Sophomore Eve Burrus learned to “Never give up, even when you get frustrated with yourself. When working in a group, I’ve learned also to be patient with the group.” Junior Peyton Solley echoed Burrus and added, “I learned how effective it can be to get a cohesive team working together.”
Burrus and Solley were two of eight students who participated in a four-week summer pre-employment workcamp called WRaP, Workforce Readiness and Preparation, a pilot program presented by Currey Ingram Academy and Vanderbilt University’s Initiative for Autism, Innovation, and the Workforce.
The program is based on a Denmark program called Specialisterne, which works to enable jobs for people with autism and similar challenges. Specialisterne, which translates from Danish “The Specialists,” is a socially innovative organization, and one of the first companies in the world with a team of specialized IT business consultants all of whom have a diagnosis on the autism spectrum. Approximately 75 percent of all their employees are on the autism spectrum.
“When properly assessed, trained and employed, people with autism are extremely high performing employees in critical and challenging jobs such as email analysis, software testing and data analytics,” notes the Specialisterne developers.
Like Specialisterne and Vanderbilt University, Currey Ingram understands that “the special skill-set that often goes hand-in-hand with autism: attention to detail, strong logical and analytical skills, an above-average ability to concentrate for long periods of time, diligence and zero-fault tolerance,” which gives individuals on the autism spectrum an edge when it comes to a wide range of tasks within the field of IT.
As part of the four-week summer program, Currey Ingram students learned coding and designed robots that completed tasks to solve an array of problems.
For example, students created animal robots that responded to color sensors. Others created robots to perform tasks, such as picking up objects and moving them to other locations. For the final project, students worked in two teams to design a robot or system to improve the safety of students in school. A panel of judges provided feedback to the teams about their work.
In addition to the technical skills, students developed real-world skills required in a workplace, such as teamwork, collaboration, and making presentations. They learned how to deal with challenges, including running out of time, dealing with a software bug, handling different skill levels of teammates, and having to work in a team rather than solo on a project.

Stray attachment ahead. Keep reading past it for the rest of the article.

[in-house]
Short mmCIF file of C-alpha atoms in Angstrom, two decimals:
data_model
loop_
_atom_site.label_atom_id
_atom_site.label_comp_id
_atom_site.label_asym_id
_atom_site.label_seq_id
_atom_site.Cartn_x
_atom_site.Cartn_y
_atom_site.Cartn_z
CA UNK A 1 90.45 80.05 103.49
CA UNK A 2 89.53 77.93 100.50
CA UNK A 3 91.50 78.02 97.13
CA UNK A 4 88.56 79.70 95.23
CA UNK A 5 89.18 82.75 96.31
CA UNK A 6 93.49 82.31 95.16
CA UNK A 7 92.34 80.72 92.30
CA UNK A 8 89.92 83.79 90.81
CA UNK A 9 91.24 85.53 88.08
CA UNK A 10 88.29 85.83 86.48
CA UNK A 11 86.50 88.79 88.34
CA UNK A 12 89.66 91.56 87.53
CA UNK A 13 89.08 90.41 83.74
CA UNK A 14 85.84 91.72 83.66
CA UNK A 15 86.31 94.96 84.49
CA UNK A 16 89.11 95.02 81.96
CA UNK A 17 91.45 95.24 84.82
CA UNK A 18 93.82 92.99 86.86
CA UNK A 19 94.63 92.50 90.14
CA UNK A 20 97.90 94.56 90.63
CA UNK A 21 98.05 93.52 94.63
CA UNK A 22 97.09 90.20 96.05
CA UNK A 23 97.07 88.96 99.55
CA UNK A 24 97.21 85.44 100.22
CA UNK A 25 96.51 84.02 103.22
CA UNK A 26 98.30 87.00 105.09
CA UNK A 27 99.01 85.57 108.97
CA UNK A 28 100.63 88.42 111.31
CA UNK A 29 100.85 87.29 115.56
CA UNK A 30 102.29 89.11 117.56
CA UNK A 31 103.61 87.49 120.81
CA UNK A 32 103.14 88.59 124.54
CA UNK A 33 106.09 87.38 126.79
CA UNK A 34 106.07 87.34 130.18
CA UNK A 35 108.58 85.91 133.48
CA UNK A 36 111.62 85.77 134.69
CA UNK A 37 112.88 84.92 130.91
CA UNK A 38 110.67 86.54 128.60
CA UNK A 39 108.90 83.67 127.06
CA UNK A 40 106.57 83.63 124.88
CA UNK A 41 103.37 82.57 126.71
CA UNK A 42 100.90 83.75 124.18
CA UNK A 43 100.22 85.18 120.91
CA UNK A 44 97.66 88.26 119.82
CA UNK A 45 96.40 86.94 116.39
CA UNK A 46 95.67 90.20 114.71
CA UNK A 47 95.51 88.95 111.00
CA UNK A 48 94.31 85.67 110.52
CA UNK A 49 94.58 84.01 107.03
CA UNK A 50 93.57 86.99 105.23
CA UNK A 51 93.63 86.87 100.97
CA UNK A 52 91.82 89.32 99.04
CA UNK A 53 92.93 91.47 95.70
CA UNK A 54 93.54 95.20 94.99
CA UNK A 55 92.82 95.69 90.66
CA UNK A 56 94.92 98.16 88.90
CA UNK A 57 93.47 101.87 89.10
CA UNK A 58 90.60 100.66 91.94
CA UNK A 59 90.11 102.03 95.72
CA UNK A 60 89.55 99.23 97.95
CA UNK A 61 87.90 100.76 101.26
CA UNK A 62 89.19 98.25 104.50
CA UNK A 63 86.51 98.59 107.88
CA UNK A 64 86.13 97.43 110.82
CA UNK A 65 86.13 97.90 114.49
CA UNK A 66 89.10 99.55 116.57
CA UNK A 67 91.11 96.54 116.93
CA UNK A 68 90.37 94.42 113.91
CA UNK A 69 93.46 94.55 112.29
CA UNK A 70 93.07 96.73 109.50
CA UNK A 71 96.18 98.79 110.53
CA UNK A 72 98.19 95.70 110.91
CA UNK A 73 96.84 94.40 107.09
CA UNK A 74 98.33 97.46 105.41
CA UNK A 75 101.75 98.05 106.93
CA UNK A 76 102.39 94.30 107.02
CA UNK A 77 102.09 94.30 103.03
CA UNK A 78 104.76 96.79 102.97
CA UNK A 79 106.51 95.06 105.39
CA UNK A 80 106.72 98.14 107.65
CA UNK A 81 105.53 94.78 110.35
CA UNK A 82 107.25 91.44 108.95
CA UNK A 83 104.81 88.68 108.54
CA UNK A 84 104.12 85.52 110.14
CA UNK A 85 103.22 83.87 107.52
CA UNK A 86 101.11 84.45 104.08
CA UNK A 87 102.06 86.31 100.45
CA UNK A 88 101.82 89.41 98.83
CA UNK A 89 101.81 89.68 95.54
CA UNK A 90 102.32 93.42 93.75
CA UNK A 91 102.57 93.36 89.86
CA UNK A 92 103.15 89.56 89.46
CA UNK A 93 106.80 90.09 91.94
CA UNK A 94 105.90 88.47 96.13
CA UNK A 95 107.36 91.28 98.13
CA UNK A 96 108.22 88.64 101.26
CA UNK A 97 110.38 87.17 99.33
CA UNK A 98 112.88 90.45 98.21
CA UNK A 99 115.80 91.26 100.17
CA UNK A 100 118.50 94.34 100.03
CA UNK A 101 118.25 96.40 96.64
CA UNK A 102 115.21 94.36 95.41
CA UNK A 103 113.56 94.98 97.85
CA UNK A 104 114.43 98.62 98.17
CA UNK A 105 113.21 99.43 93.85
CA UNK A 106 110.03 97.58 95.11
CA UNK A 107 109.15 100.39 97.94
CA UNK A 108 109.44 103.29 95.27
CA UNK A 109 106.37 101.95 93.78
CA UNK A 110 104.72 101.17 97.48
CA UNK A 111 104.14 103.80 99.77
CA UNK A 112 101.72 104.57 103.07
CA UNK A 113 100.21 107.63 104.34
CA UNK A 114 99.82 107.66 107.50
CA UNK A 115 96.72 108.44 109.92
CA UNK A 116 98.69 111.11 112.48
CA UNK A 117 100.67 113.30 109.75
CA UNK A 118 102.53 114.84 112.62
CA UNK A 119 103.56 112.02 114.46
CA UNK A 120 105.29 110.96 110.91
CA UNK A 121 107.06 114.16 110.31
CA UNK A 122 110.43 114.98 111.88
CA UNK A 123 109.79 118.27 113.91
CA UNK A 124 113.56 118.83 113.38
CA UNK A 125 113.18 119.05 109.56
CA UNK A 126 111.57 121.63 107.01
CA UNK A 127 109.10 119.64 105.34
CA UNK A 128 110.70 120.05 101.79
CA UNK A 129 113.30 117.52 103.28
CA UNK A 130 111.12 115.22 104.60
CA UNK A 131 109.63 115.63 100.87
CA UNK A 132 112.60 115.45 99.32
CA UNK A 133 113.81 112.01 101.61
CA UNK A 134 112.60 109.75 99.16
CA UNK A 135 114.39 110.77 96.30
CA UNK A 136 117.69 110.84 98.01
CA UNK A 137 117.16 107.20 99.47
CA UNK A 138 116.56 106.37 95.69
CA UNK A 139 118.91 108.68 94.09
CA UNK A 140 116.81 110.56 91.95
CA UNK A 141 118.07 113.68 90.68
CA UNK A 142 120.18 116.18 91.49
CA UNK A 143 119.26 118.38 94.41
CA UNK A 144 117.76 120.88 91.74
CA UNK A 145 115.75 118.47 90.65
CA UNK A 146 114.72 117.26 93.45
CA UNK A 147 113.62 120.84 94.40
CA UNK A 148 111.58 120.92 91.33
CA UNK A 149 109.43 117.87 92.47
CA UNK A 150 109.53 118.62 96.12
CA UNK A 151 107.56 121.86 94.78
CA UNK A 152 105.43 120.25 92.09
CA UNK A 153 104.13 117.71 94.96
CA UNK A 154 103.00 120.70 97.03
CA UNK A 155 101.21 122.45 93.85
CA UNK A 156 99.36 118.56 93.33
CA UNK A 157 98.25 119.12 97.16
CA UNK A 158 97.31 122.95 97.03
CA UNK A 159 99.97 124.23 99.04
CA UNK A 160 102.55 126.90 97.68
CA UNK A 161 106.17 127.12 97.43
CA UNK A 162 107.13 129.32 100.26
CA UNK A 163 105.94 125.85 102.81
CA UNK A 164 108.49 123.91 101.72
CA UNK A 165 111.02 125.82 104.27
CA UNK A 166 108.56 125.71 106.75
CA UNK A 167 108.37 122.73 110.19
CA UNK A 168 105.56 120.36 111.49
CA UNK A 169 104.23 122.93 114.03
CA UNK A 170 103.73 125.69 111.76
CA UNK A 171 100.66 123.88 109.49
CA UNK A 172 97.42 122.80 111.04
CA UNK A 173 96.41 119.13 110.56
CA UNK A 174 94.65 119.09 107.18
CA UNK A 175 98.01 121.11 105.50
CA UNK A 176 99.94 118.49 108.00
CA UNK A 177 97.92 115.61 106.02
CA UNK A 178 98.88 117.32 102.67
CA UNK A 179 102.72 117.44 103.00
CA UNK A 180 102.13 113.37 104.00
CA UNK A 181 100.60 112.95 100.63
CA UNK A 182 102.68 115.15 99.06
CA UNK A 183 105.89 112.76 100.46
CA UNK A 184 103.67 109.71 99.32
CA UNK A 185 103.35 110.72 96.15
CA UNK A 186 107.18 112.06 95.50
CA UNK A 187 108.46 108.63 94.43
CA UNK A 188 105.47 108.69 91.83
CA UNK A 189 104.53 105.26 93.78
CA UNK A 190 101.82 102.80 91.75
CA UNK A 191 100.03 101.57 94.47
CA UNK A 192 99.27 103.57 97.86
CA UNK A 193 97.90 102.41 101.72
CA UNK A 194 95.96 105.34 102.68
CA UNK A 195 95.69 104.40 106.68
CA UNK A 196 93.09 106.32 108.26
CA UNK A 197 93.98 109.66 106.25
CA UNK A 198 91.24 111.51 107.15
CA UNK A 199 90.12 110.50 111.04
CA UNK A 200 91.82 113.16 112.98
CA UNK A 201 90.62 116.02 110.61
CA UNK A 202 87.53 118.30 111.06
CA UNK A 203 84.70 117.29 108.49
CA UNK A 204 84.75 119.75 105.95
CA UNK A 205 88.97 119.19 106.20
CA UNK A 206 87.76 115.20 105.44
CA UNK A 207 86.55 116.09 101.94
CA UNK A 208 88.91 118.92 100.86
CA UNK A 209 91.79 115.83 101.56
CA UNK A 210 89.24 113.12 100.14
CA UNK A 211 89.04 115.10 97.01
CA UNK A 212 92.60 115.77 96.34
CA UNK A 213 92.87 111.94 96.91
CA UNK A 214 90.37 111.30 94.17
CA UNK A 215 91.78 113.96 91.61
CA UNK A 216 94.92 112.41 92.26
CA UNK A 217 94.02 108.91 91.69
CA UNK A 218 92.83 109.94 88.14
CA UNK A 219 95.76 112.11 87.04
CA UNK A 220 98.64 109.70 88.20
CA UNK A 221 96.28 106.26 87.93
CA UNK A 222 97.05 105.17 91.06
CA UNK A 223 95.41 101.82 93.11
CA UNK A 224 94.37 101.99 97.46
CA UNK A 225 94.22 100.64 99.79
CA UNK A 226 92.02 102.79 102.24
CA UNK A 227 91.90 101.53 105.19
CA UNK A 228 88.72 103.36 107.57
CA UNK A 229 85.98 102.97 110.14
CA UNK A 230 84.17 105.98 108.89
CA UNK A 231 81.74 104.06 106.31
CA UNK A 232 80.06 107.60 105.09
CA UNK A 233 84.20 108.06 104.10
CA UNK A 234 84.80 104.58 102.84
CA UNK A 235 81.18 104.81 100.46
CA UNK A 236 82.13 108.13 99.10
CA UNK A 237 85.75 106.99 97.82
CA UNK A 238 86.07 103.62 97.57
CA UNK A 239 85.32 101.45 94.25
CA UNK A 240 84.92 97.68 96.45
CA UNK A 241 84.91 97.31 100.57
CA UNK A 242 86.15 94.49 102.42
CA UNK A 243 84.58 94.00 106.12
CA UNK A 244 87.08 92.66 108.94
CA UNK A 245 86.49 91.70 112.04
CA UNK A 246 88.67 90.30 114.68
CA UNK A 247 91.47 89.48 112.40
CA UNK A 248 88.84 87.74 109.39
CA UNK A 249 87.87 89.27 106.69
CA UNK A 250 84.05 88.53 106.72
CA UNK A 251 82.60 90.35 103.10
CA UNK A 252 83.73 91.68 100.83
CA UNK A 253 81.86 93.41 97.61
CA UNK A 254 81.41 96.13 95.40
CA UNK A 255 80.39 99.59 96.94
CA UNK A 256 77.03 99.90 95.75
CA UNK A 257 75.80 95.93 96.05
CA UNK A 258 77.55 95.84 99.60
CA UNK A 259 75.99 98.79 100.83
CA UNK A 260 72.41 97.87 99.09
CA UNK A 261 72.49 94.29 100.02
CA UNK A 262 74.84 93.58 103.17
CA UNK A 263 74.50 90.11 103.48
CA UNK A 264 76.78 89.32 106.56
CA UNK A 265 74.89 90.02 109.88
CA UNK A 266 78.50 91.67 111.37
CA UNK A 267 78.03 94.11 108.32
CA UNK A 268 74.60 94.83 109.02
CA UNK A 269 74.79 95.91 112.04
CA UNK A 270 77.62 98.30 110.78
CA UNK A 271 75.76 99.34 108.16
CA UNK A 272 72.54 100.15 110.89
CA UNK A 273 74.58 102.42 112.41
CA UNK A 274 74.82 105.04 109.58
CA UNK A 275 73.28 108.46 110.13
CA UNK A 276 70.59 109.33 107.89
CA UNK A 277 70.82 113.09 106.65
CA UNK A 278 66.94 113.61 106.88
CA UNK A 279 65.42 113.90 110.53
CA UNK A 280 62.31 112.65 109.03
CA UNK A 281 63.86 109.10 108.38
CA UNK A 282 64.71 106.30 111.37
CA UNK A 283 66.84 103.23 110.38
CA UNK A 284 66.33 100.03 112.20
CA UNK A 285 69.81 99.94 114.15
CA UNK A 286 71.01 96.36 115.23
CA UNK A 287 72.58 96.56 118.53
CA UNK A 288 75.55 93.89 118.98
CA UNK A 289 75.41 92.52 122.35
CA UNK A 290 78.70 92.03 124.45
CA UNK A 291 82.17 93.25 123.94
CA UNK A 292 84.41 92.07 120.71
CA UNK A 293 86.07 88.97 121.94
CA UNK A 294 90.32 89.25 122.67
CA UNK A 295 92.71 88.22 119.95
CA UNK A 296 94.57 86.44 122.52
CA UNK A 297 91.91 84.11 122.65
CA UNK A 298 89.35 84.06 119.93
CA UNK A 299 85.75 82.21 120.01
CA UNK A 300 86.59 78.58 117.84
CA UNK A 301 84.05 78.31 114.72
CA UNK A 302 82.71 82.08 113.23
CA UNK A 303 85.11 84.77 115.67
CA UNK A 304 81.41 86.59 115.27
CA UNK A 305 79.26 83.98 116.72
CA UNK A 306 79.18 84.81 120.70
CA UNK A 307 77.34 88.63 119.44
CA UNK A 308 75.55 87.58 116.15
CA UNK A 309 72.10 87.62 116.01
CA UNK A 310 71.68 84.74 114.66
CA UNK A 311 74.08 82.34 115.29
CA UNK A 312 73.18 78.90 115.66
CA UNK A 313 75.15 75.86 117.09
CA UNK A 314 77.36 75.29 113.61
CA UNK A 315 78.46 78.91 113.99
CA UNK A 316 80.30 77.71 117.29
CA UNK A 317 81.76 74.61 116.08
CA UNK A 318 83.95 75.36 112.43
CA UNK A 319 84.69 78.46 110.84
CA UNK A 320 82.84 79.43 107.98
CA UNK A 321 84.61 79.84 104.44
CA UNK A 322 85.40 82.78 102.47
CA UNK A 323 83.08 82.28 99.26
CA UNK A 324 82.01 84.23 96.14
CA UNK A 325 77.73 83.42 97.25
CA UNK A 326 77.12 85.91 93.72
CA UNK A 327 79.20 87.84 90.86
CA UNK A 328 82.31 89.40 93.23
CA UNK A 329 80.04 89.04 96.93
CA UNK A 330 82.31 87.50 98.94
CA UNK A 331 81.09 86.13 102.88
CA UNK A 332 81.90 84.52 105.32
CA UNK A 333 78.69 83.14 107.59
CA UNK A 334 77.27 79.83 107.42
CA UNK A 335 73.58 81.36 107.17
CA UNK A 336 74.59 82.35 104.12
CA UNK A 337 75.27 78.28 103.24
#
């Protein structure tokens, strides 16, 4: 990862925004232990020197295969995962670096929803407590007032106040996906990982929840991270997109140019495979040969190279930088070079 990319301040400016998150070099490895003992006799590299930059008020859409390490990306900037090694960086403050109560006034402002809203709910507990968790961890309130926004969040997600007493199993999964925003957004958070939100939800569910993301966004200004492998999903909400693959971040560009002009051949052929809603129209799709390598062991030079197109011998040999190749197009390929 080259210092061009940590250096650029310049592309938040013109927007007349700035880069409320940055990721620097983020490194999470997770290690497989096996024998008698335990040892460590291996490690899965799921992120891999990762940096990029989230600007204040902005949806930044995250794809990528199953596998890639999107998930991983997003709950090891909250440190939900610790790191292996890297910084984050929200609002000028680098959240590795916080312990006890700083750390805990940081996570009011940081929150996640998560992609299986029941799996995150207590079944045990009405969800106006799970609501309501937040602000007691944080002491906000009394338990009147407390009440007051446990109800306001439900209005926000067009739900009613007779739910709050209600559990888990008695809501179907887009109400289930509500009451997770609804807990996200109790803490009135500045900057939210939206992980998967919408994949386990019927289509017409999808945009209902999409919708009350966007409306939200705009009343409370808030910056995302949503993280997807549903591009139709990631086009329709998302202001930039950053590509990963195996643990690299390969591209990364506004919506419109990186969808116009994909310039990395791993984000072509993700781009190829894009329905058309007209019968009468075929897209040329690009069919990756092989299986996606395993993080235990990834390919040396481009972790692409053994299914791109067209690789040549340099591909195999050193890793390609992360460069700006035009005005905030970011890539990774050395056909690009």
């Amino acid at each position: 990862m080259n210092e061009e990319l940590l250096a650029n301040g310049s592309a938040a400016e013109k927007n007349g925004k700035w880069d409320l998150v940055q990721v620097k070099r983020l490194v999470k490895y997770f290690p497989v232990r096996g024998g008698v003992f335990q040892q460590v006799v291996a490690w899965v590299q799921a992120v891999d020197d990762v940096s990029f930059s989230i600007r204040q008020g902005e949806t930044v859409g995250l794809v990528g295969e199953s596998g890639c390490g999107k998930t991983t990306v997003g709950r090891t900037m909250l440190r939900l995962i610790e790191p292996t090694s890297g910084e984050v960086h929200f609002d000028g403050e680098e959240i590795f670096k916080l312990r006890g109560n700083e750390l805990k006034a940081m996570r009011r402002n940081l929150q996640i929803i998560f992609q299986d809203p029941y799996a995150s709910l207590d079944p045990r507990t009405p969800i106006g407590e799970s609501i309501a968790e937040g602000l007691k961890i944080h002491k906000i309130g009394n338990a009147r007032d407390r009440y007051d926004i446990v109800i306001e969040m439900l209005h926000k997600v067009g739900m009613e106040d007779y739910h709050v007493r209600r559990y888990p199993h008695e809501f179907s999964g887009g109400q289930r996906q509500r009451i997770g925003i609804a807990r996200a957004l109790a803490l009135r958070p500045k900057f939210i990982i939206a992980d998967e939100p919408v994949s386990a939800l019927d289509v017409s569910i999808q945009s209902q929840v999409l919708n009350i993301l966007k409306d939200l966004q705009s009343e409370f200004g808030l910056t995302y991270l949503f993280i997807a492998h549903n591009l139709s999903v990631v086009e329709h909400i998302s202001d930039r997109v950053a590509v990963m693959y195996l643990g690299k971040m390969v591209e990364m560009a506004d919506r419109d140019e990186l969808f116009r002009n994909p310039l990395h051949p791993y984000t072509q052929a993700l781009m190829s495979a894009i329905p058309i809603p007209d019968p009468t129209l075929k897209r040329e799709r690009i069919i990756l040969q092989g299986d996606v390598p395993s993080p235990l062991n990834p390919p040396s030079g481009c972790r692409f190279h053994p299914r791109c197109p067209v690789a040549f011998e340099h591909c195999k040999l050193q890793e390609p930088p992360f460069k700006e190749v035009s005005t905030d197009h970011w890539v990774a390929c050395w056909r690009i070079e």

Senior Sarah Stein got involved with WRaP after her mother signed her up. “But I didn’t know we’d be doing robots. Also, I’d like to get a job in the future, so I thought this program could help me out.” After spending four weeks in the program, Sarah led her team in its final presentation. “Seeing how different people work and changing how you have to work in order to help people in the group,” was one of her takeaways.
For history teacher Trevor McKey, the opportunity to interact with his students in a different way has been a highlight of the program. “This program is a cool way to connect with both students who I’ve had in class and who I haven’t taught yet,” said McKey.
McKey, English teacher Scott Field, and Stephanie Diaconis, Employment Services Manager from Specialisterne, were the instructors.
“WRaP is a challenging, rewarding and rich experience for people on the Autism spectrum (ASD), and it pushes students to be uncomfortable as it stretches their comfort zones,” added McKey. Scott Field, English teacher and WRaP instructor commented, “During the school year, it’s a challenge to get students to work with their classmates, but during WRaP, this was a requirement every day. They learned to be flexible, communicate and work with their teammates.”
Dr. Hannah, Assistant Head of School for Academics and Program, commented, “I thoroughly enjoyed seeing the students grow in just four weeks, They were not only able to identify strengths and challenges in themselves, but also in their team mates. The abilty to reflect and accept feedback are essential to success, and these eight students demonstrated remarkable growth in these areas. For example, Sierra Horsley discovered she had leadership skills; Walker Frist improved in his team work and communication skills; Preston Batts demonstrated creative solutions and perseverance; William Metcalf demonstrated the ability to support his team as well as other teams in solving problems; and Patrick Donelson demonstrated clear communication in his presentation. Next summer, we plan to open the enrollment to the community so that more students can benefit from WRaP.(Communications intern Mackenzie Wood, class of 2020, contributed to this article.)